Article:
The objective of this project is to develop an integrated ecological/economic model for Alaska fisheries that can track both ecological relationships and human activities. The ecosystem model being developed is a general equilibrium ecosystem model (GEEM) which combines an ecosystem model with an economic general equilibrium model called a computable general equilibrium (CGE) model. Such an integrated ecosystem approach will provide more useful information to policy-makers than stand-alone regional economic or ecological models for fisheries and will better satisfy the National Standard 8.

For the second phase of the project, a workshop was held at the AFSC in February. The contractors (Drs. David Finnoff and John Tschirhart from the University of Wyoming) presented their work based on on their report on the first phase of the integrated modeling project. In subsequent small group meetings, AFSC scientists with diverse research foci provided useful comments on the ecosystem and economics components of the model. Since then, the contractors have worked to improve the model using the comments from the AFSC scientists.

By Chang Seung

Estimating Economic Base Relationship for Alaska Fisheries Within Panel Cointegration Framework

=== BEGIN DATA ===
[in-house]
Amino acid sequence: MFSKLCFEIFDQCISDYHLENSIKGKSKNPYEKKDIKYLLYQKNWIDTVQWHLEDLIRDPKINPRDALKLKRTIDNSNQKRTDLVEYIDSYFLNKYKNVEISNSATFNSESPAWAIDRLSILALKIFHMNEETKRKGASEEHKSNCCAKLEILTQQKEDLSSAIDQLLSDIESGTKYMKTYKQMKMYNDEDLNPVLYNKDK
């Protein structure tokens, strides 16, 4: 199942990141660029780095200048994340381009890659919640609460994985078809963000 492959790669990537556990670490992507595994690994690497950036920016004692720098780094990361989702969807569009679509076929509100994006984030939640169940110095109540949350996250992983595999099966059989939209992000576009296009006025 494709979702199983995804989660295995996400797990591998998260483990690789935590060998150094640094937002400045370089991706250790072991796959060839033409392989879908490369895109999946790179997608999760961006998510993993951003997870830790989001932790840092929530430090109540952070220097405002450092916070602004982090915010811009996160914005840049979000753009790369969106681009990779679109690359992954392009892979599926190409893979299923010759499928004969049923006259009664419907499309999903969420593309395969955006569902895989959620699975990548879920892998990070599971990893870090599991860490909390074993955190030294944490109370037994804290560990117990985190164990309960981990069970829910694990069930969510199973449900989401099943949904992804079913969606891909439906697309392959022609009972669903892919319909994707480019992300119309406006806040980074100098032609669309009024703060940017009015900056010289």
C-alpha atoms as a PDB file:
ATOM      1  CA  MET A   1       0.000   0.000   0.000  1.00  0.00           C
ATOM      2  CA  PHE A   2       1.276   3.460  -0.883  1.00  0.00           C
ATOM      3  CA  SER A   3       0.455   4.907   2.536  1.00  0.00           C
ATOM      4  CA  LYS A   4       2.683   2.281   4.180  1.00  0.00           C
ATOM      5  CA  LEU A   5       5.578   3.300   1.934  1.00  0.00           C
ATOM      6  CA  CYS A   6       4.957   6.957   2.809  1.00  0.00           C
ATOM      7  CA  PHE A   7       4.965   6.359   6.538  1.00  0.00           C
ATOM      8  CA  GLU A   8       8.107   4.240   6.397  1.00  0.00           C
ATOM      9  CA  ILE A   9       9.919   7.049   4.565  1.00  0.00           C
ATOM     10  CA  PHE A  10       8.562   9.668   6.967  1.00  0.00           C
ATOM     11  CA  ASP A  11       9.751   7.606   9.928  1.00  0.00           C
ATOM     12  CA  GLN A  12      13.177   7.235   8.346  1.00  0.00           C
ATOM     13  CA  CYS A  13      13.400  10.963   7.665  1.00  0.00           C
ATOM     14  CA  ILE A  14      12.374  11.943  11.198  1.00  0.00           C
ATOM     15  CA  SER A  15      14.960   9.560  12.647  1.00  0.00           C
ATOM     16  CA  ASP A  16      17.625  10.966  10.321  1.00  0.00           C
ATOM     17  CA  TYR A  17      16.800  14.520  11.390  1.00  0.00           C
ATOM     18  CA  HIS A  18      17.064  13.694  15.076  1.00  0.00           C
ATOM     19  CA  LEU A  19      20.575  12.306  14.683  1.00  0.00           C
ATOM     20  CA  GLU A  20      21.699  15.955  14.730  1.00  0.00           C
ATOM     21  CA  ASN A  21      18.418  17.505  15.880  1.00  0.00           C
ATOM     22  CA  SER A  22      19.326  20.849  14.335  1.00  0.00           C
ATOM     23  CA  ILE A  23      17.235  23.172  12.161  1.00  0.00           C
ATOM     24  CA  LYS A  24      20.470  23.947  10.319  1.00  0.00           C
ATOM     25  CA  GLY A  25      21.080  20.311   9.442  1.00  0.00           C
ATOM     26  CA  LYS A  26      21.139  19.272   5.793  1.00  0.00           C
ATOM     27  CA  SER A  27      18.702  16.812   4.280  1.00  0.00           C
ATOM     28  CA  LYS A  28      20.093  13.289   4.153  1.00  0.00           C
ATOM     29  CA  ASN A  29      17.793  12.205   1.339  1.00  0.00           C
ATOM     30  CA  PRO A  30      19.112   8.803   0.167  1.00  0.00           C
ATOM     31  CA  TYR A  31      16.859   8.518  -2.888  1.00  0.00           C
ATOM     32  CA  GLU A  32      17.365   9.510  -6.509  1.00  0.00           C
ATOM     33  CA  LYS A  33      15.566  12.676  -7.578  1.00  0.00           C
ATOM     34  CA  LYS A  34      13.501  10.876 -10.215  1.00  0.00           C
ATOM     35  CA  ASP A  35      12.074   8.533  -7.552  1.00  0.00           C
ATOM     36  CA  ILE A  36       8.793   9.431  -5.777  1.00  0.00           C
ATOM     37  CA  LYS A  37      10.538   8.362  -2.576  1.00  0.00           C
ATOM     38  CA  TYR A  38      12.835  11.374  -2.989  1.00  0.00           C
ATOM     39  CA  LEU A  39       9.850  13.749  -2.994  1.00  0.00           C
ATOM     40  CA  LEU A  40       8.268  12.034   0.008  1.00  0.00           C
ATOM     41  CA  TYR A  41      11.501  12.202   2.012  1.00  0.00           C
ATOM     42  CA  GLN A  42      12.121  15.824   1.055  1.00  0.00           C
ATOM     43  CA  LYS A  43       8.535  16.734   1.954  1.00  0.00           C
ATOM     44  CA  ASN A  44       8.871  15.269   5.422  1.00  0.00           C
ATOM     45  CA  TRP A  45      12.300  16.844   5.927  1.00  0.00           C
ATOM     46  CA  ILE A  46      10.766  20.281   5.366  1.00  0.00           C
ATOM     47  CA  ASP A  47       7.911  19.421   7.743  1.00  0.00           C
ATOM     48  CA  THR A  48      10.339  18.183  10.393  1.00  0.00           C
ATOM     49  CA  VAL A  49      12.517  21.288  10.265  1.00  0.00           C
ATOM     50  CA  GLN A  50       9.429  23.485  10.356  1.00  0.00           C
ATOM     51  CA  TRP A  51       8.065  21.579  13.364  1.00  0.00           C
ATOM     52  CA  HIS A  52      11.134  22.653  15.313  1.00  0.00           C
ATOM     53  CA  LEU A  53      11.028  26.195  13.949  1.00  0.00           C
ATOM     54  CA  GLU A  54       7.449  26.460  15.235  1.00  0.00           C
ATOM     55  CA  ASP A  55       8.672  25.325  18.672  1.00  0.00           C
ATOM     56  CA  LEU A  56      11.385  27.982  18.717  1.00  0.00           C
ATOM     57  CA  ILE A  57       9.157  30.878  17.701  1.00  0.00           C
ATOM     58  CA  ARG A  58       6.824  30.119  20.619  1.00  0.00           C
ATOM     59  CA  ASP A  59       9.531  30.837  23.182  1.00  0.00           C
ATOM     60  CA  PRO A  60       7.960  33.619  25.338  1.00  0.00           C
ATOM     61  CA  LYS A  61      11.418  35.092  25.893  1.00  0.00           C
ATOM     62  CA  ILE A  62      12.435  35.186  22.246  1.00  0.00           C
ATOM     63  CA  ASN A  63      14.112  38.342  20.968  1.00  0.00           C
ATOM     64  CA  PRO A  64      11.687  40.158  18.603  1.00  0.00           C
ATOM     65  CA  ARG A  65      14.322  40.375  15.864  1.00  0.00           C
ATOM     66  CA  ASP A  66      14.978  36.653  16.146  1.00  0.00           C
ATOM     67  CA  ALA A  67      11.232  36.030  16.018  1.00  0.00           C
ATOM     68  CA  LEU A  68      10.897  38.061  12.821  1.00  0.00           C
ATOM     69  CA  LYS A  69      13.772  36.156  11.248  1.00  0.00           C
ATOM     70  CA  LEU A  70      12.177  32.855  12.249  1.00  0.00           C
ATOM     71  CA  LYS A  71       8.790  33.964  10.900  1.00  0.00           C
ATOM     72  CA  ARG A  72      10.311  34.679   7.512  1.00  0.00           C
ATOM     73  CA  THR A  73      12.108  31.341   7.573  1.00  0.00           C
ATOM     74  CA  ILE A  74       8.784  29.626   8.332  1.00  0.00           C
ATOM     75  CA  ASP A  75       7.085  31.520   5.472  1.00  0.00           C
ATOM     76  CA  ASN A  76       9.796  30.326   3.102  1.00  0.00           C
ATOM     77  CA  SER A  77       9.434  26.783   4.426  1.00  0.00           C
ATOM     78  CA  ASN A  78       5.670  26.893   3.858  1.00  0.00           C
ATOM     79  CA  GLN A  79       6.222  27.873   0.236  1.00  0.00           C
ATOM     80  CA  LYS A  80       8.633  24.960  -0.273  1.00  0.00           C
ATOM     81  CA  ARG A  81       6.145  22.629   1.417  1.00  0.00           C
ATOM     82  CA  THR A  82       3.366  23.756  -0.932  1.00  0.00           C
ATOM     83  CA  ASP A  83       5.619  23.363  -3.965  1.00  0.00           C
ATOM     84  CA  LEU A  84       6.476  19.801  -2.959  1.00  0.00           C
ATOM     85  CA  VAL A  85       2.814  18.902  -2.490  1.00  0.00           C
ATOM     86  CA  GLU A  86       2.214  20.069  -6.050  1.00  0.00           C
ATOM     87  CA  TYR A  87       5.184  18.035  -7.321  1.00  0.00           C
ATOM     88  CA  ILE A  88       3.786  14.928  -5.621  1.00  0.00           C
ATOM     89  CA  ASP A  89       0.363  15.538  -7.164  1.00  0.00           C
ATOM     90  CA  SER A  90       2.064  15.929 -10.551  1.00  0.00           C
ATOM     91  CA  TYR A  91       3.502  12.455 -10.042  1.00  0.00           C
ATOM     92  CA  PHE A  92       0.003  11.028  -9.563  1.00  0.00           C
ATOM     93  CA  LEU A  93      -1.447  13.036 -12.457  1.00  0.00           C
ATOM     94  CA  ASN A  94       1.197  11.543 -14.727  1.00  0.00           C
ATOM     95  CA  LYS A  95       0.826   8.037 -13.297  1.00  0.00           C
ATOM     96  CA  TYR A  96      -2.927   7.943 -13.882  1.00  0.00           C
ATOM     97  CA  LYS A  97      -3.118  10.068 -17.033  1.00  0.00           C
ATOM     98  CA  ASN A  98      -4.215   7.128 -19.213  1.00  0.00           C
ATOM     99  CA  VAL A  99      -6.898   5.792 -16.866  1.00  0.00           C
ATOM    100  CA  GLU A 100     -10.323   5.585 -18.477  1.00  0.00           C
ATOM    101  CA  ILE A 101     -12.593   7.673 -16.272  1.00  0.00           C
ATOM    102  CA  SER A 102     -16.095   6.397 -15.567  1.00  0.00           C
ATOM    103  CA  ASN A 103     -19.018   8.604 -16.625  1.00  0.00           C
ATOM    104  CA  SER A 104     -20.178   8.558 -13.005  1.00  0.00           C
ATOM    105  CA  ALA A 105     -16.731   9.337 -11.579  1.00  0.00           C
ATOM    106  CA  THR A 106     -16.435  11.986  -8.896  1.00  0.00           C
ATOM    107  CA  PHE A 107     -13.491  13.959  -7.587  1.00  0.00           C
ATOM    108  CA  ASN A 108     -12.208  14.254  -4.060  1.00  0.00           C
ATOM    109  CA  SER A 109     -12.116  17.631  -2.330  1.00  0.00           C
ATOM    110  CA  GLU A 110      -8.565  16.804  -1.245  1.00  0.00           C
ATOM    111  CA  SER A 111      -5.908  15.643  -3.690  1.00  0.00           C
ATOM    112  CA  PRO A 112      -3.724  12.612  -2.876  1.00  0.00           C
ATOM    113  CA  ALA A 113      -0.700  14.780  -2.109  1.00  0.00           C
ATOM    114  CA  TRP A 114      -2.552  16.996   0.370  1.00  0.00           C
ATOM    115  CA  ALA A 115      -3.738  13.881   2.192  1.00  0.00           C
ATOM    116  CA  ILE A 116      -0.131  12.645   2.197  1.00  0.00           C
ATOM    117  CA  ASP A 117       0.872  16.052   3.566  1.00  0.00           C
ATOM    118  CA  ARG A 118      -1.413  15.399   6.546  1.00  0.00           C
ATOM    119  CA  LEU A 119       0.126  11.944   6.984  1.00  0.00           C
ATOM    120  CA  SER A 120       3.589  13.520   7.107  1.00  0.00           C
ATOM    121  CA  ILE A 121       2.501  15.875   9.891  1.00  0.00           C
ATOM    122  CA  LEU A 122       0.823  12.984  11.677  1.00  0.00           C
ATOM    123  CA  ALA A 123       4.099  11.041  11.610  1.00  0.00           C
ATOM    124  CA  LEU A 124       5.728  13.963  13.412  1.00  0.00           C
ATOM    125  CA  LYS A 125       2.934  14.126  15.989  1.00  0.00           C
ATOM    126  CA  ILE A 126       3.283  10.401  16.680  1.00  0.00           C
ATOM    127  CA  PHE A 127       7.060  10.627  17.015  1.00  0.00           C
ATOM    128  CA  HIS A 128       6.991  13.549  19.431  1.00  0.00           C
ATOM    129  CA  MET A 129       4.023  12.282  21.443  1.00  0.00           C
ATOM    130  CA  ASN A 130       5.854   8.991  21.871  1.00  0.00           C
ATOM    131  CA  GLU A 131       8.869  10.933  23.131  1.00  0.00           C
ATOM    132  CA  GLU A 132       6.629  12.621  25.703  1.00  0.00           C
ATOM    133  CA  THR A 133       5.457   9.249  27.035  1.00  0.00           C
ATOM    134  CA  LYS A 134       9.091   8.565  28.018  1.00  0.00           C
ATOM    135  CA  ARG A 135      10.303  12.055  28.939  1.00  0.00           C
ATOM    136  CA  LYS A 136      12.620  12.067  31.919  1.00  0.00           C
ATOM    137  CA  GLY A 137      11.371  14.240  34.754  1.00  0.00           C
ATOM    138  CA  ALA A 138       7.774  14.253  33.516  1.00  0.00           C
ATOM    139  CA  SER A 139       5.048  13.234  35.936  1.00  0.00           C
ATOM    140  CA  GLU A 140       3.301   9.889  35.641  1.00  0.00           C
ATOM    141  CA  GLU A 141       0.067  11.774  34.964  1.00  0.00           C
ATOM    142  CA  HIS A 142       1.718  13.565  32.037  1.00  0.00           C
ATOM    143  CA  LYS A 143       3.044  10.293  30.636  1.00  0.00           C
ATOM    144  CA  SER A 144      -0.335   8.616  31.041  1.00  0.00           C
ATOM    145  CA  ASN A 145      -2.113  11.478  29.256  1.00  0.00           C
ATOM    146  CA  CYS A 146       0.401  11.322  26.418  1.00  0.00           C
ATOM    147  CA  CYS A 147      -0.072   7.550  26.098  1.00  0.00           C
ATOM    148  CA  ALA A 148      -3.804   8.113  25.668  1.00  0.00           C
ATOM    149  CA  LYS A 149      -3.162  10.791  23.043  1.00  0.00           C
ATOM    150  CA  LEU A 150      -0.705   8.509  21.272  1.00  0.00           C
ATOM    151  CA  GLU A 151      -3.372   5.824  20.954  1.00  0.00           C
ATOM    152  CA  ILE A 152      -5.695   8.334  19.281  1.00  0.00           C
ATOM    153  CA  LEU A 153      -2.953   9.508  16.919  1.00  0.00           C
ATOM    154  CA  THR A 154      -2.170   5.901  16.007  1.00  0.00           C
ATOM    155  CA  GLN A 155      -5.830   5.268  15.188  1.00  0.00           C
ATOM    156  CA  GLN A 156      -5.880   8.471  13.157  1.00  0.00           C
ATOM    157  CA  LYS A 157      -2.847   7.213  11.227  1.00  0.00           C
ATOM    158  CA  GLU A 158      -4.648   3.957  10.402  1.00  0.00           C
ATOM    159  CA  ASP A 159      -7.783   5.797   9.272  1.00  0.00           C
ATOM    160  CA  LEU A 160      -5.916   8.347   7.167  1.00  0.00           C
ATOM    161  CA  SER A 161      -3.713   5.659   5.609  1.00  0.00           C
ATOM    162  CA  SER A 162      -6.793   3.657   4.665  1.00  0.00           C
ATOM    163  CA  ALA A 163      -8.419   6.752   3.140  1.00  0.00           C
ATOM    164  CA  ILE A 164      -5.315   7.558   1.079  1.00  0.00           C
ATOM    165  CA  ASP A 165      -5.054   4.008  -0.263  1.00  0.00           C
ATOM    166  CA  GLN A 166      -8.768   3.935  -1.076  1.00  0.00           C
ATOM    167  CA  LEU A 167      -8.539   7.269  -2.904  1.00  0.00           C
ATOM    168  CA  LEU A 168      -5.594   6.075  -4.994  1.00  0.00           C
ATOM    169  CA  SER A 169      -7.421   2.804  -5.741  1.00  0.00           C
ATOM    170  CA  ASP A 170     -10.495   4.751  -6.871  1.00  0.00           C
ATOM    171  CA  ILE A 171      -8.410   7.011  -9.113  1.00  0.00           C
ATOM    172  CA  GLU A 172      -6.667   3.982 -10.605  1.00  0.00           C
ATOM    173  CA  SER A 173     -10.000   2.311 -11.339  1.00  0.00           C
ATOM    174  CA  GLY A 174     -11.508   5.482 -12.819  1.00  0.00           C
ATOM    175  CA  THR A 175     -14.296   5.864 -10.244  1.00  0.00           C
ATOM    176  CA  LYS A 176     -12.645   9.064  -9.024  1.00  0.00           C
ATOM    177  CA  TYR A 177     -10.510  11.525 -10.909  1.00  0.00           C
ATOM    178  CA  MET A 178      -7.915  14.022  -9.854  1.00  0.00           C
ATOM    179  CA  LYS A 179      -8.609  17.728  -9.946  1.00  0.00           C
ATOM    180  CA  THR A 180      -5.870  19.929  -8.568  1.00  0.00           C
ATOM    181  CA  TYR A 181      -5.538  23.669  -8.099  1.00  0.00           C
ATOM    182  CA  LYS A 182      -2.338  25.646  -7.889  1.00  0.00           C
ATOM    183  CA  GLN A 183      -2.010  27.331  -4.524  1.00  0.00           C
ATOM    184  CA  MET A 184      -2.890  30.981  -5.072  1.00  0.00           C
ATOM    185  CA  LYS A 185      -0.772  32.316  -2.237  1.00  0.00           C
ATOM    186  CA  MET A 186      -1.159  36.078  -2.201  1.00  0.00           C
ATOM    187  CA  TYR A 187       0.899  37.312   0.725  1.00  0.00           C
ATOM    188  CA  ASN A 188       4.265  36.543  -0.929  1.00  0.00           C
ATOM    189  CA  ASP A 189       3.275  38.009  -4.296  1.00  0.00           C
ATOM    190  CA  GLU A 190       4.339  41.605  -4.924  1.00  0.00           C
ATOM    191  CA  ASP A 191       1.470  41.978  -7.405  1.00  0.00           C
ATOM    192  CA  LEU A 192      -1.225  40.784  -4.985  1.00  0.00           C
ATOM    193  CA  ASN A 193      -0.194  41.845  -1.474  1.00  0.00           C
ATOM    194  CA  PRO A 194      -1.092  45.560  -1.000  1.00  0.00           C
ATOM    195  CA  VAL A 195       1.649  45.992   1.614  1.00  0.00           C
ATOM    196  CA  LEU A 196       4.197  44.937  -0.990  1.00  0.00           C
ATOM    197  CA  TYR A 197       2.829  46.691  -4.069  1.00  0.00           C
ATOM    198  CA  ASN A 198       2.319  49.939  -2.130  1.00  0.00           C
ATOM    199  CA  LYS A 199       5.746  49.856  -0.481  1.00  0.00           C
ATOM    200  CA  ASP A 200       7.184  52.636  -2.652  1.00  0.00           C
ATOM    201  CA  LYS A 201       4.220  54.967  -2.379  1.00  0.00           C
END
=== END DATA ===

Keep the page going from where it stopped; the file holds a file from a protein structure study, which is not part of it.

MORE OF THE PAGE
Virtually all regional economic impact models developed to date for analysis of U.S. fisheries are static models. For example, frequently used input-output (IO) models that have been implemented for calculating regional economic impacts of fisheries are static models. However, the regional economic impacts of fishery management actions calculated based on a single period static model can be misleading, because most fishery management policies have permanent effects over time and the impacts occur over a number of periods.

With static models, it is impossible to address the timing of the impacts, which needs to be considered in formulating fishery management policies; IO models always predict positive (negative) impacts with positive (negative) shocks to seafood industries. In addition, the IO models do not allow adjustment by other supporting industries to long-run equilibrium of a fishery-dependent regional economy.

An alternative to the static model is a dynamic economic base model, which is often implemented with a vector autoregressive error correction (VECM) model. The VECM model provides the time and magnitudes of regional economic impacts in response to shocks to seafood industries as well as the long-run relationships between basic industries (including seafood industry) and nonbasic (supporting) industries (which cannot be done in a static IO framework).

Using monthly employment data at a regional level from 1990 to 2000, Dr. Chang Seung developed VECM models for two fishery-dependent regions in Alaska - the Southwest and Gulf Coast regions. In these models, the dynamic impacts of the seafood industry on the economies of the two regions were investigated. A very recent development in VECM modeling - "panel cointegration" - made it possible to apply this model with panel (a cross-sectional time series) data. Therefore, using panel employment data obtained via a project by Alaska Department of Labor and Workforce Development Dr. Seung is planning to develop a panel cointegration model of Alaska fisheries.

By Chang Seung